Review: Ryan Adams delights the die-hards with marathon Hippodrome show

Considering Ryan Adams’ mid-1990s incarnation as lead singer for alt-country band Whiskeytown, it’s an almost thirty year career that precedes tonight’s lengthy, solo acoustic spotlight. Since hitting a commercial peak with his 2001 sophomore record Gold, the North Carolina born singer-songwriter has incurred a maelstrom of professional excellence and personal struggle. An acclaimed career and producer credits for, among others, Willie Nelson and Jenny Lewis has intertwined with alcohol and drug additions, interpersonal beefs and controversies, and a diagnosis of Meniere’s disease. (The latter explaining tonight’s pervasive pre-show signage indicating that flash-photography is off limits).

Adams enters stage right and fully embraces the rapturous reception from the near 2,000 capacity audience, before a female cry of “I love you, Ryan” is heard above the fading applause. The stage dimly lit by eight varyingly sized lamps, Adams is in near silhouette as he begins with ‘Oh My Sweet Carolina’. The beautiful ode to his home state is carried to a close, without the keys or strings of the recorded version, by Adams’ jarringly lonesome harmonica.

Three songs in, Adams jokes that this is his “first time in Argentina” before immediately clawing it back with some effusive praise toward his host city. He describes Bristol as “mystically beautiful” but then comments upon an impatient waitress at The Ivy and the sighting of a fellow diner eating his “own boogers”. This is shortly after he barks into the air after a sip of his post-addiction tipple of lemon juice. It’s an interlude that encapsulates Adams well: quick to humour, rather eccentric, keen to share, and teetering on the edge of hyperbole and earnestness.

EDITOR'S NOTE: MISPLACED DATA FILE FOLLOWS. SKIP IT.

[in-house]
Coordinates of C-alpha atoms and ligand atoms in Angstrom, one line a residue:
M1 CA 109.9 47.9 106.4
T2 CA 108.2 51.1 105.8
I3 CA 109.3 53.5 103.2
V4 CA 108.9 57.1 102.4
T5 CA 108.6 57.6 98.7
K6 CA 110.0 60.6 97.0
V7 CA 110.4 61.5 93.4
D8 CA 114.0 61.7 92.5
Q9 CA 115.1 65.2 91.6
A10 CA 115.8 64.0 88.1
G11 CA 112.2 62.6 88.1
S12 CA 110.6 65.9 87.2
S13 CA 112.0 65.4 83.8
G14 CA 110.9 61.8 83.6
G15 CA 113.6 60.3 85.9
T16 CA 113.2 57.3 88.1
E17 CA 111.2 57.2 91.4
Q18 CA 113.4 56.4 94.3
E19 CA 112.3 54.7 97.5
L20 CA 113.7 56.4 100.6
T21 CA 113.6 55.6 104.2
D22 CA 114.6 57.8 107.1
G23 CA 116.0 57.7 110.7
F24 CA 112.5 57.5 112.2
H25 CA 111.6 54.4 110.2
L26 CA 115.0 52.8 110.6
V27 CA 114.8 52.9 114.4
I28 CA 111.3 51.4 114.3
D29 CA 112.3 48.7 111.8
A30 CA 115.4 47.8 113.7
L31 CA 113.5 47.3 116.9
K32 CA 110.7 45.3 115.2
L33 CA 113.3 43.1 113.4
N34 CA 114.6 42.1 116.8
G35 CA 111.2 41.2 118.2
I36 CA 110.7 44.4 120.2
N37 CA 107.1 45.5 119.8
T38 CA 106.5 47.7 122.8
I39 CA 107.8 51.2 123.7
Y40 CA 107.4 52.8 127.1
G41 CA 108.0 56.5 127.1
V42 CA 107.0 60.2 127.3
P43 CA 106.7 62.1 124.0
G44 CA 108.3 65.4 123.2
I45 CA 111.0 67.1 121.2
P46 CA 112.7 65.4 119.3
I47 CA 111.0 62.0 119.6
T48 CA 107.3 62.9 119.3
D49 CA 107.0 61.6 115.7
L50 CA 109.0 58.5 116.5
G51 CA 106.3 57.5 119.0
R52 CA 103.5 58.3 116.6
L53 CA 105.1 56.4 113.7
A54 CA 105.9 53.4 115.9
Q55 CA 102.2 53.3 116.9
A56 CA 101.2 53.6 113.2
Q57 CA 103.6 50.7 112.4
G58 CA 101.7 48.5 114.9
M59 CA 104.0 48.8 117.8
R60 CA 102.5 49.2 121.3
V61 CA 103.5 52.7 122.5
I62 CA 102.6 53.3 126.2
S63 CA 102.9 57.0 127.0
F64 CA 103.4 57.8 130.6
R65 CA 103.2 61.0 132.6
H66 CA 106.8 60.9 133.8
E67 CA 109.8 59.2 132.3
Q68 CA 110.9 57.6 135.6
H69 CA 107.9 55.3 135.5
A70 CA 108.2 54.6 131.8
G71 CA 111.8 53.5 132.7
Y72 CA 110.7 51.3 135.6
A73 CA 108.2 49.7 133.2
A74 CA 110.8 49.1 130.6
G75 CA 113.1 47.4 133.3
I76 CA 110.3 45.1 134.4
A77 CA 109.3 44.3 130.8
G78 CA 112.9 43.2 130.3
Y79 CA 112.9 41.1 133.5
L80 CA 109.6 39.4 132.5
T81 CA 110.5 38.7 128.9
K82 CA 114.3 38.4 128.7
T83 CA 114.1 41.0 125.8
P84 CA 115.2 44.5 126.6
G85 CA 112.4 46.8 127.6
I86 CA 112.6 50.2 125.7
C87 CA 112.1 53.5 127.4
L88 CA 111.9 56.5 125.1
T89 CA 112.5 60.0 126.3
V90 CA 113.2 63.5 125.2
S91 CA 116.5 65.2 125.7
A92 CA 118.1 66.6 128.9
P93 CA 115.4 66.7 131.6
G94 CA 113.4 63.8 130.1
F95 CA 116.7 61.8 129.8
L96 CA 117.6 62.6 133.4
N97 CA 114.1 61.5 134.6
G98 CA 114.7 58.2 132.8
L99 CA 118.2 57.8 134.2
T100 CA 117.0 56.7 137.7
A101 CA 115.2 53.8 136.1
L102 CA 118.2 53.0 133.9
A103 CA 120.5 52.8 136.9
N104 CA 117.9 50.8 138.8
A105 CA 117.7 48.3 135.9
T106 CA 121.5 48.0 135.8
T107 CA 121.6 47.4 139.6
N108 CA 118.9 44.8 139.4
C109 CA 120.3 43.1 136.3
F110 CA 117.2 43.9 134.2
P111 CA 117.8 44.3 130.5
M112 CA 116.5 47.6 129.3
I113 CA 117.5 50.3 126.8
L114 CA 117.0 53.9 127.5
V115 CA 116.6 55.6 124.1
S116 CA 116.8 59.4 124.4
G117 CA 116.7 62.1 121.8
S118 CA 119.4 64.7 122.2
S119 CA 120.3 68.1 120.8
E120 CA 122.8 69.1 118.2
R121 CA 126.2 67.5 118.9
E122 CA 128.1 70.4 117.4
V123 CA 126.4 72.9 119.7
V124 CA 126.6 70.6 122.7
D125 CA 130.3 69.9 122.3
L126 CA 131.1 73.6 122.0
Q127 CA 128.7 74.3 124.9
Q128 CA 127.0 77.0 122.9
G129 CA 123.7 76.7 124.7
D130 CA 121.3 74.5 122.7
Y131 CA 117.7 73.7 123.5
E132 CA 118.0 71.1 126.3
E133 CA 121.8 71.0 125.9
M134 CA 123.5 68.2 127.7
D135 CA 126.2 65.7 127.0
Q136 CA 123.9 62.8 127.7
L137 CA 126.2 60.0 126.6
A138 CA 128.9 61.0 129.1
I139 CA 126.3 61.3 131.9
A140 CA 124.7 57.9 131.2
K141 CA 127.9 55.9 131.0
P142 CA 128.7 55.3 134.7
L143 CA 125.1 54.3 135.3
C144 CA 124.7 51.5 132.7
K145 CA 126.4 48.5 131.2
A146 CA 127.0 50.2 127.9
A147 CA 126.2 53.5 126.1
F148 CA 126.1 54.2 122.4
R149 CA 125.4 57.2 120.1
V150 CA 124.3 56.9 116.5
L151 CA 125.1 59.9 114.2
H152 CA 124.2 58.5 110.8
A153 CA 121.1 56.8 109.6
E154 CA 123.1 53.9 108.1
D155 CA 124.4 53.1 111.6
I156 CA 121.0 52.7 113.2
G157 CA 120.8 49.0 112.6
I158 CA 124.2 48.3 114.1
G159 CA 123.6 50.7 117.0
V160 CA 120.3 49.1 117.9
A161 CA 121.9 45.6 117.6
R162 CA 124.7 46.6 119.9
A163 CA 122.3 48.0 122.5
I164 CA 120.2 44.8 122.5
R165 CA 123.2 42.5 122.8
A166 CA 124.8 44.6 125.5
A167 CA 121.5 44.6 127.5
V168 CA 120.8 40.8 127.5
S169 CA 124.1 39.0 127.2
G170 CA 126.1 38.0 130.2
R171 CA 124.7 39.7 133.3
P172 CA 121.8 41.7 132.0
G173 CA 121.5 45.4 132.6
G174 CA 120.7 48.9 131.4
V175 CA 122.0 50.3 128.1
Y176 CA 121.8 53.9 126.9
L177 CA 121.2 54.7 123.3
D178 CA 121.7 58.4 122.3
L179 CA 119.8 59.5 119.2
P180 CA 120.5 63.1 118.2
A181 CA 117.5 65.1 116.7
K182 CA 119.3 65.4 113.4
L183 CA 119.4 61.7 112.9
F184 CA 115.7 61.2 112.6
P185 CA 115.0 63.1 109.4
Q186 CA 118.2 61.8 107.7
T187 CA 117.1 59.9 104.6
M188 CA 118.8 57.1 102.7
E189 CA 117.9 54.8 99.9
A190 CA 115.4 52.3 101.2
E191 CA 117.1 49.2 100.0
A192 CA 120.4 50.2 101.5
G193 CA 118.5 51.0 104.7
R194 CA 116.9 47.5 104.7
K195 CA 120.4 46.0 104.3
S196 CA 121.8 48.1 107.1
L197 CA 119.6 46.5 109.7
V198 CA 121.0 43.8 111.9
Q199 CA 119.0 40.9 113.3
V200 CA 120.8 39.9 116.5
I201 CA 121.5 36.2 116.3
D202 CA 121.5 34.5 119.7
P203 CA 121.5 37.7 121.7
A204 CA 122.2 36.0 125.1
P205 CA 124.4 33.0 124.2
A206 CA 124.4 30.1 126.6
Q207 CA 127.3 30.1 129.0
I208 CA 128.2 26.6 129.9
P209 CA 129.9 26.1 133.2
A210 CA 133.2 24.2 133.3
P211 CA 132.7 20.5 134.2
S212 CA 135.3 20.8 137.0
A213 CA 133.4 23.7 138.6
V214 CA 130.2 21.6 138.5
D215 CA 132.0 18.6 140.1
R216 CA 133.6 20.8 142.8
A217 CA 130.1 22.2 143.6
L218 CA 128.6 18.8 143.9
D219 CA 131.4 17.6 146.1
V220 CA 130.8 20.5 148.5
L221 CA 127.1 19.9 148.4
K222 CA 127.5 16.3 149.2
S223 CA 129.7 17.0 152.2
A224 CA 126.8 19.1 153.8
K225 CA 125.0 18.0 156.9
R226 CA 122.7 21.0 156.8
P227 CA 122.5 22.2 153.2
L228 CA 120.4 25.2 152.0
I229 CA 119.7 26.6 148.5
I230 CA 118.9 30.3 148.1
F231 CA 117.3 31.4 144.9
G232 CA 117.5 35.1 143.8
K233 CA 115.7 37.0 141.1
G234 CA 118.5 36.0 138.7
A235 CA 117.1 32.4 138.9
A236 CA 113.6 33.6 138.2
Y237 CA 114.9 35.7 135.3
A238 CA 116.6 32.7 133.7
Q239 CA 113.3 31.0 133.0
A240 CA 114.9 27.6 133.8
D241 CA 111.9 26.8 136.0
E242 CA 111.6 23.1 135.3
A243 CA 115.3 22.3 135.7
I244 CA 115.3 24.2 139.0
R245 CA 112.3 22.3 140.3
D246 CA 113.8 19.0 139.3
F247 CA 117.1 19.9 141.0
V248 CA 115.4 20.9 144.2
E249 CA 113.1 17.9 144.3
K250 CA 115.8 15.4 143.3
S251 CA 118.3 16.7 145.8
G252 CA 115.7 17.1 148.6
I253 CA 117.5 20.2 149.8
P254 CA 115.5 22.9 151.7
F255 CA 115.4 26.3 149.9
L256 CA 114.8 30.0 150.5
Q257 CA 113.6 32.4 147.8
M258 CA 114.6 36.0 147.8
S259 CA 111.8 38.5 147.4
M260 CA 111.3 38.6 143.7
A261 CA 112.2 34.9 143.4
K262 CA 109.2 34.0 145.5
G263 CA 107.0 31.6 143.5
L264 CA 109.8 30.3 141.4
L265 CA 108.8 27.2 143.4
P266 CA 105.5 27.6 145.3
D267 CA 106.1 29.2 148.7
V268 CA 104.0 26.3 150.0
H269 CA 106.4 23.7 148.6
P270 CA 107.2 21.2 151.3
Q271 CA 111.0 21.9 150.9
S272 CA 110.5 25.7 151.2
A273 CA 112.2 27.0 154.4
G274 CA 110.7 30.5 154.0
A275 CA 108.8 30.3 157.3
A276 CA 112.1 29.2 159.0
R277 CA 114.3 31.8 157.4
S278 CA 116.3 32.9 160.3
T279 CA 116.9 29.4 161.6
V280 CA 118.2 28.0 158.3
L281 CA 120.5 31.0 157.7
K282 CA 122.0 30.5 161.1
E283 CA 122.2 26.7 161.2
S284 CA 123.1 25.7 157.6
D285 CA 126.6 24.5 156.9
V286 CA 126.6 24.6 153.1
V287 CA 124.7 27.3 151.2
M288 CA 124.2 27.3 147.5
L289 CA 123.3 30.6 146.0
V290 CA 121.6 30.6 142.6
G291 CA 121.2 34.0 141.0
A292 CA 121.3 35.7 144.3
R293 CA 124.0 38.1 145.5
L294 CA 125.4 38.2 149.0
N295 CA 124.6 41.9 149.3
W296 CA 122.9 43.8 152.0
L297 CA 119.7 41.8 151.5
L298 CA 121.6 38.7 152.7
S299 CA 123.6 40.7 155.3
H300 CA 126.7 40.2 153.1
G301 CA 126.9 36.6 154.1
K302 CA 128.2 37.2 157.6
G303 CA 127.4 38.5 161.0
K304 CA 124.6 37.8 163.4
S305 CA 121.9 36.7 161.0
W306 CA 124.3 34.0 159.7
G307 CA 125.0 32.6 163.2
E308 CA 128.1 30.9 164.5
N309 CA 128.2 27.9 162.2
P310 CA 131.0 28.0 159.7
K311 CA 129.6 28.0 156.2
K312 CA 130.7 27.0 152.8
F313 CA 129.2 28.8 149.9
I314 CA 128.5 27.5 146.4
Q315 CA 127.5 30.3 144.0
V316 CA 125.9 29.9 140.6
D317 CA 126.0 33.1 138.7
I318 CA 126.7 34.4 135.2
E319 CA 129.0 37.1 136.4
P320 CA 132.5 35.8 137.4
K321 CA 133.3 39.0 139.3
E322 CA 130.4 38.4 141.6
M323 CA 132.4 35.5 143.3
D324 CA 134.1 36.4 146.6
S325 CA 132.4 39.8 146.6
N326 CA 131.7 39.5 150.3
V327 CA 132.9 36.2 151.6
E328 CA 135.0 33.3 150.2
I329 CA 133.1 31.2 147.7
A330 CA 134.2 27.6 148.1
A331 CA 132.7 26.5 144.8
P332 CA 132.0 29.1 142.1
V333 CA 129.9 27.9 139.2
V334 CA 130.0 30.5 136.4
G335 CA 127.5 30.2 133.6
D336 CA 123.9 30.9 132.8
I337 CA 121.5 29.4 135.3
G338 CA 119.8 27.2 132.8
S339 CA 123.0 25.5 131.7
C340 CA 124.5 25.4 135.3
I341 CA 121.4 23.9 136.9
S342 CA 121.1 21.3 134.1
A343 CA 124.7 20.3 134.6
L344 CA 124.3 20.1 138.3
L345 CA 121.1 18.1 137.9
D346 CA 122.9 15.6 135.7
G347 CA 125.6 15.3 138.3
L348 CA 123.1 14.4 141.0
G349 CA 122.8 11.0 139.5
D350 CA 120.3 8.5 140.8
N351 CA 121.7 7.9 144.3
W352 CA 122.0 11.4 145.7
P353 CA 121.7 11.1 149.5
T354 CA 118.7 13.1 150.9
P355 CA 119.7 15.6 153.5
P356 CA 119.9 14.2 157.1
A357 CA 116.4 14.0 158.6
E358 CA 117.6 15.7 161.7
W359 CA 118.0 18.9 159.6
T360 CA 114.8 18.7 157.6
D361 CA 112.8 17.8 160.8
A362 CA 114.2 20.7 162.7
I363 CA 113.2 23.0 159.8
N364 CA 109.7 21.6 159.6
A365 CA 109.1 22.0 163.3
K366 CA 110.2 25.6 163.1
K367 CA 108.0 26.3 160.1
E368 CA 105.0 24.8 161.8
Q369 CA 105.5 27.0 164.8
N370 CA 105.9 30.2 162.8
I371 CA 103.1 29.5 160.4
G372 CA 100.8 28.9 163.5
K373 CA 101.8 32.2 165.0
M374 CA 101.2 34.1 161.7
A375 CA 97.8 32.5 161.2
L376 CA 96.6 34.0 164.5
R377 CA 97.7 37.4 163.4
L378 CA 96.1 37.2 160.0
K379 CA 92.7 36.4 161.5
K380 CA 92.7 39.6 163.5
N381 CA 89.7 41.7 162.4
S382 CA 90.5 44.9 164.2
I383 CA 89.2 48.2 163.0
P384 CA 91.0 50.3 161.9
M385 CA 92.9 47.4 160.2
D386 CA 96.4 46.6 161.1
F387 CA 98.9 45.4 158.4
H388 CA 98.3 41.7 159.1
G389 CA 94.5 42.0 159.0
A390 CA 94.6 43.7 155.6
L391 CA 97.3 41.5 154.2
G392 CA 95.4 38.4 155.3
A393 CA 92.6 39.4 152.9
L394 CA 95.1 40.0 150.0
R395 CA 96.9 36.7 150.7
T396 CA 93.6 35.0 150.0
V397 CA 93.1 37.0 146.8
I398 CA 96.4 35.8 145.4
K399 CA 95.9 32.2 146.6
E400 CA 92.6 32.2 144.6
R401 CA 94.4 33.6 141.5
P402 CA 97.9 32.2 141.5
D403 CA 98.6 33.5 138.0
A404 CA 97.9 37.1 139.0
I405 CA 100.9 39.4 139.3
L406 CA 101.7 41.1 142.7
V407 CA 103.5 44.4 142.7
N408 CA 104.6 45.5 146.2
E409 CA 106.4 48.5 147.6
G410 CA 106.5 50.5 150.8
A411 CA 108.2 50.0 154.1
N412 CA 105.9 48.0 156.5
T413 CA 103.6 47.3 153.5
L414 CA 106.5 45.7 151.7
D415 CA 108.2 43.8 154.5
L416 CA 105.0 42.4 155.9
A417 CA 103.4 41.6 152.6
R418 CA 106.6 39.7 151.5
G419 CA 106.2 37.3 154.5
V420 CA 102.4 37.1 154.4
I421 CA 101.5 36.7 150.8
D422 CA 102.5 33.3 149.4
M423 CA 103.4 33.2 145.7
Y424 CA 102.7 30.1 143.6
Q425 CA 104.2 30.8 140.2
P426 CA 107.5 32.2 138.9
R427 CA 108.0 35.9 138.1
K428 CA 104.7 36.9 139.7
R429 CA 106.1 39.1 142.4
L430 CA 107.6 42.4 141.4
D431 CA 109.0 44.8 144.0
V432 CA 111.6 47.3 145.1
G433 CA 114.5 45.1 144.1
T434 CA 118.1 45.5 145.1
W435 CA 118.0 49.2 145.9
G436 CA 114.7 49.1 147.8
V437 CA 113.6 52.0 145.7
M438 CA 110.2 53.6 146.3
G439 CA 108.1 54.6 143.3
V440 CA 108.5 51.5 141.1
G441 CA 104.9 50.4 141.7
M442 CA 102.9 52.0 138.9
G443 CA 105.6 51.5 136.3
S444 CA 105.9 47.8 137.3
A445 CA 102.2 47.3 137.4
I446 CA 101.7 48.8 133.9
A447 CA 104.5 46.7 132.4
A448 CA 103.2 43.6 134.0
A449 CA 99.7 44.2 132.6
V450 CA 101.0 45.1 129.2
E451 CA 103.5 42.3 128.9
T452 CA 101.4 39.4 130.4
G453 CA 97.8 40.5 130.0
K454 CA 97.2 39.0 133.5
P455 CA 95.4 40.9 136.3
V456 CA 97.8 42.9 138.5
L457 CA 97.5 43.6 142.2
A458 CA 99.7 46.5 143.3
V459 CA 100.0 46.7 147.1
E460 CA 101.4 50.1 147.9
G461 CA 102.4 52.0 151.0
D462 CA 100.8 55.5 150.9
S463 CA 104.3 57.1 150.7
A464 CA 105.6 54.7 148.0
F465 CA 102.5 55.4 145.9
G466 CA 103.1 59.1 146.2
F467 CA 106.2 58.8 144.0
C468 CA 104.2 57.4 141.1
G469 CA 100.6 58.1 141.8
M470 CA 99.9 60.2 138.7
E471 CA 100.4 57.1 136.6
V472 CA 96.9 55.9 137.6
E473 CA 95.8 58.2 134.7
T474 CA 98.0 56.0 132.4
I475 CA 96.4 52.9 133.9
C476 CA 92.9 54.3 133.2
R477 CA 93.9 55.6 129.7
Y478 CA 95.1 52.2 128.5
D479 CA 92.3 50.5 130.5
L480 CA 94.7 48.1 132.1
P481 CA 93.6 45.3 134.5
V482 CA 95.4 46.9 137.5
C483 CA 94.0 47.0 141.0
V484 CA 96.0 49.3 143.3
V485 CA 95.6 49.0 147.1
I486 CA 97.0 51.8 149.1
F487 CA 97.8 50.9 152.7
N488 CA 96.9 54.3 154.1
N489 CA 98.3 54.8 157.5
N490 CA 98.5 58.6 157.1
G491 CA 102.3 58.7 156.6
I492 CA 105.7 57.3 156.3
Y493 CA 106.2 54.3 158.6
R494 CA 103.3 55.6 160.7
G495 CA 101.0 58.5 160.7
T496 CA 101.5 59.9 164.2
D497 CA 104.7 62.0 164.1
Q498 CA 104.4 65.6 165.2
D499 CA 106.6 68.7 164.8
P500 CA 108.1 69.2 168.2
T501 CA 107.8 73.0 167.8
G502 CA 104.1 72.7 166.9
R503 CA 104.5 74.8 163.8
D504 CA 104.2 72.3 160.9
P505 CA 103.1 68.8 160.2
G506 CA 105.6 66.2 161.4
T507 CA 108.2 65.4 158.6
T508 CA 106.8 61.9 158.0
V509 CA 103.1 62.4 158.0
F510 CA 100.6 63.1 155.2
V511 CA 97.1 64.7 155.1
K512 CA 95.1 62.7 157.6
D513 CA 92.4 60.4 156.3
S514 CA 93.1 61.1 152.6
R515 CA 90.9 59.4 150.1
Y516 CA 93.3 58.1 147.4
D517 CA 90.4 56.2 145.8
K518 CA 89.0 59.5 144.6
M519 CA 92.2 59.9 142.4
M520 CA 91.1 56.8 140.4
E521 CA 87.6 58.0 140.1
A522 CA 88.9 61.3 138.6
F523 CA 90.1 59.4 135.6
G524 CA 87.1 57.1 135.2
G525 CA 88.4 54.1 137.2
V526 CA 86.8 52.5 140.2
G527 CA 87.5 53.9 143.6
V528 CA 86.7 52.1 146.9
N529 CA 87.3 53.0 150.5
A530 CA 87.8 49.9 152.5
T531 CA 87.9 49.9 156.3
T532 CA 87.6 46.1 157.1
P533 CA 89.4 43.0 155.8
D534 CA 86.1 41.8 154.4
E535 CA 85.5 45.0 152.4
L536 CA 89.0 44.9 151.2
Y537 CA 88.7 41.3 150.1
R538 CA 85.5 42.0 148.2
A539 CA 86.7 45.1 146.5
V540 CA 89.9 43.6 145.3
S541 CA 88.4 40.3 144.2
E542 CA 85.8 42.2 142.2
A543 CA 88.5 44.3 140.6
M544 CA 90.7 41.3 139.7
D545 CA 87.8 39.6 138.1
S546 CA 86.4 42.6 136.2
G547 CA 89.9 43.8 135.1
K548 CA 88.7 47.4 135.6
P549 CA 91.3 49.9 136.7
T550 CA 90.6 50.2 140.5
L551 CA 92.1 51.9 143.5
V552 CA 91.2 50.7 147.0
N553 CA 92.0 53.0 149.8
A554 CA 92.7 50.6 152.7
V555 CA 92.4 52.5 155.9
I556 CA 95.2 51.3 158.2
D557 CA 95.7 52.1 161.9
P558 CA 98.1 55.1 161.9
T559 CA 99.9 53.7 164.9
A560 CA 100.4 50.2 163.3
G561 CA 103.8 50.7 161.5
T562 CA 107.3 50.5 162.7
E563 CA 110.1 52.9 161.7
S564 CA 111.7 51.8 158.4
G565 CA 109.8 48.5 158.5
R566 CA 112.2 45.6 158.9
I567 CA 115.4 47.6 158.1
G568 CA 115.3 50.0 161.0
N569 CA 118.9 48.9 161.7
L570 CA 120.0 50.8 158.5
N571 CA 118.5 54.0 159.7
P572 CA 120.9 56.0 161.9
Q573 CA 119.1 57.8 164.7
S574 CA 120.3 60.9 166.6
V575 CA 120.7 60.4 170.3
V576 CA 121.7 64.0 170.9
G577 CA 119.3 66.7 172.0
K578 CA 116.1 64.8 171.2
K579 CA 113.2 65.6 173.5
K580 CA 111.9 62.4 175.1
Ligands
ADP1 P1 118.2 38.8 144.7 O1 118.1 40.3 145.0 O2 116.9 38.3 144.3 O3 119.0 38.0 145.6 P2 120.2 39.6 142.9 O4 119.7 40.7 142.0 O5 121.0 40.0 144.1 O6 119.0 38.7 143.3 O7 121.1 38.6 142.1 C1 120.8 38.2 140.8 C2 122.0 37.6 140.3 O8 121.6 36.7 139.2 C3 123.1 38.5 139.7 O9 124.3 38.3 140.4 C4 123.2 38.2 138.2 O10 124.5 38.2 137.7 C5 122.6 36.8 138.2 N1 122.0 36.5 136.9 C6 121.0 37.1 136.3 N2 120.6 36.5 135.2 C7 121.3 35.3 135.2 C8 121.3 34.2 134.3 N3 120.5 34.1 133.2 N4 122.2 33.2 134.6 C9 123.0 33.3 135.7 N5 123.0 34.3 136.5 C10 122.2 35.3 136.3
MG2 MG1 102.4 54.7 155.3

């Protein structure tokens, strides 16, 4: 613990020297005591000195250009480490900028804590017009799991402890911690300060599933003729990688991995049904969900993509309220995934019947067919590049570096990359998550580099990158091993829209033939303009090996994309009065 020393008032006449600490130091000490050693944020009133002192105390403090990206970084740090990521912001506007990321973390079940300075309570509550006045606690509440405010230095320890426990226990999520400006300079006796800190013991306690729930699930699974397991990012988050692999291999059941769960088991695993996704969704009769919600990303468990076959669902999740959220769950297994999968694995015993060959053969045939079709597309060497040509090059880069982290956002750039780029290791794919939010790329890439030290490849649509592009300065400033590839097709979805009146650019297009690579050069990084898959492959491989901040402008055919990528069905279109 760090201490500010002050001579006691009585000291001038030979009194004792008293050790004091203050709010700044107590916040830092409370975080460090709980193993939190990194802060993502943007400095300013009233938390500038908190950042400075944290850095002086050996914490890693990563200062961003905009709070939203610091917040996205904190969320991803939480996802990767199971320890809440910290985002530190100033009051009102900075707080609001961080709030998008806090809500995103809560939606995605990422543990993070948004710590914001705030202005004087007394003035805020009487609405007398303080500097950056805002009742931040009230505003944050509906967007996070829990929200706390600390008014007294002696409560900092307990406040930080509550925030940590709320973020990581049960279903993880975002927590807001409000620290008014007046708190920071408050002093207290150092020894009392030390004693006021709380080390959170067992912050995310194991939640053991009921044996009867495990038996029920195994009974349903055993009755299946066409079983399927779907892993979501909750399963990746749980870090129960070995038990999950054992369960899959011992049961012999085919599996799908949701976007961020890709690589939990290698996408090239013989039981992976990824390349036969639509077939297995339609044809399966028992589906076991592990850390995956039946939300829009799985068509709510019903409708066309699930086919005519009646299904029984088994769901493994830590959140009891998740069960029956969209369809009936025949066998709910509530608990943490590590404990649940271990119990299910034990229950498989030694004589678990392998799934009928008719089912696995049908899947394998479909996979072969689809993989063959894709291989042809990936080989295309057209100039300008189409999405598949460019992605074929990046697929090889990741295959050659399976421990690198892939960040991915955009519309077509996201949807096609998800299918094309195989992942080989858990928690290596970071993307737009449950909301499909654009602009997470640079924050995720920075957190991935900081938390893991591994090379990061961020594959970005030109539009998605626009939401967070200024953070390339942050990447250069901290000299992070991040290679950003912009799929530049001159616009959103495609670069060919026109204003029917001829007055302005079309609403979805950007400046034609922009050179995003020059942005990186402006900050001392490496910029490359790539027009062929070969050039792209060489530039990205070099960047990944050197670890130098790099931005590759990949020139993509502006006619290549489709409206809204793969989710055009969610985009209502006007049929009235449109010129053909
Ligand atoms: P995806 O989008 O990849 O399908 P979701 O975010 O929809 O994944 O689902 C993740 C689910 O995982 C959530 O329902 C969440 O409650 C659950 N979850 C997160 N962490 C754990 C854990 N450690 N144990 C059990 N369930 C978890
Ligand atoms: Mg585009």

In a performance that spans, intermission included, close to three hours, there’s no doubting Adams’ commitment to the gig and impassioned delivery of his material. ‘Rescue Blues’ is just one of many examples of Adams’ voice ageing rather well, particularly with the song’s closing big falsetto. The upbeat folk of ‘Winding Wheel’ energetically chugs like a freight train and another falsetto finish induces the largest audience appreciation of the night thus far.

‘Dirty Rain’ features Adams’ dextrous, bluesy acoustic hammer-ons and is a lovely, melancholic reflection on change. He then sheds half of his double denim to reveal an N.W.A t-shirt before introducing ‘Two’ as originally written in the style of a Big Bill Broonzy song. Now conceding that it was nothing of the sort, he performs an apparently impromptu interpretation – including an improvised lyric about the man who ate his booger at The Ivy – of what it would’ve sounded like if it actually had sounded like Broonzy.

Adams occasionally sits at the piano between his interchanging acoustic guitars; ‘New York, New York’ (its video famous for featuring the old New York skyline just four days before it changed forever on 9/11) is one example of the difference between Adams’ live interpretations and their recorded cousins. Later, he deftly picks out the piano melody of the enduringly exquisite ‘Moon River’ but something is lost in his staccato vocal phrasing.

Revisiting what has become an enduring theme, Adams conspires a social media skit with the audience as he gets us to rowdily cheer following his declaring “Then I saw him eat his own boogers!” What looks like Adams’ Instagram account then watches on from a table as he broadcasts most of the remainder of the show. The second half setlists on this current tour have been characteristic for featuring multiple cover versions but, beforehand, there’s further highlights from Adams’ catalogue: ‘When The Stars Go Blue’ features a beautifully finger-picked four chord motif and perhaps the most impressive demand on Adams’ vocals. ‘Firecracker’ is further evidence of the captivating melodies from the Gold era and, stating that he sings a song for his late brother Chris at every show, he performs ‘Prisoner’ in tribute.

There’s a discerning choice of cover songs in the form of a lightly strummed version of Daniel Johnstone’s ‘True Love Will Find You In The End’, a subdued retelling of Oasis’ ‘Some Might Say’ (Adams, amusingly, grimaces and shakes his head when singing Noel Gallagher’s nonsense lyric “and my dog’s been itching, itching in the kitchen once again”), and a side of stage, unmiked rendition of Hank Williams’ excellent ‘Lovesick Blues.’

A full appreciation of such a long evening of acoustic tunes, shed of their multi-instrumental sheen, certainly lies within the domain of the die-hard fan. However, Adams – as he departs to a partial standing ovation – has left nothing in the room save a resounding statement as to his musical talents.

Scott Hammond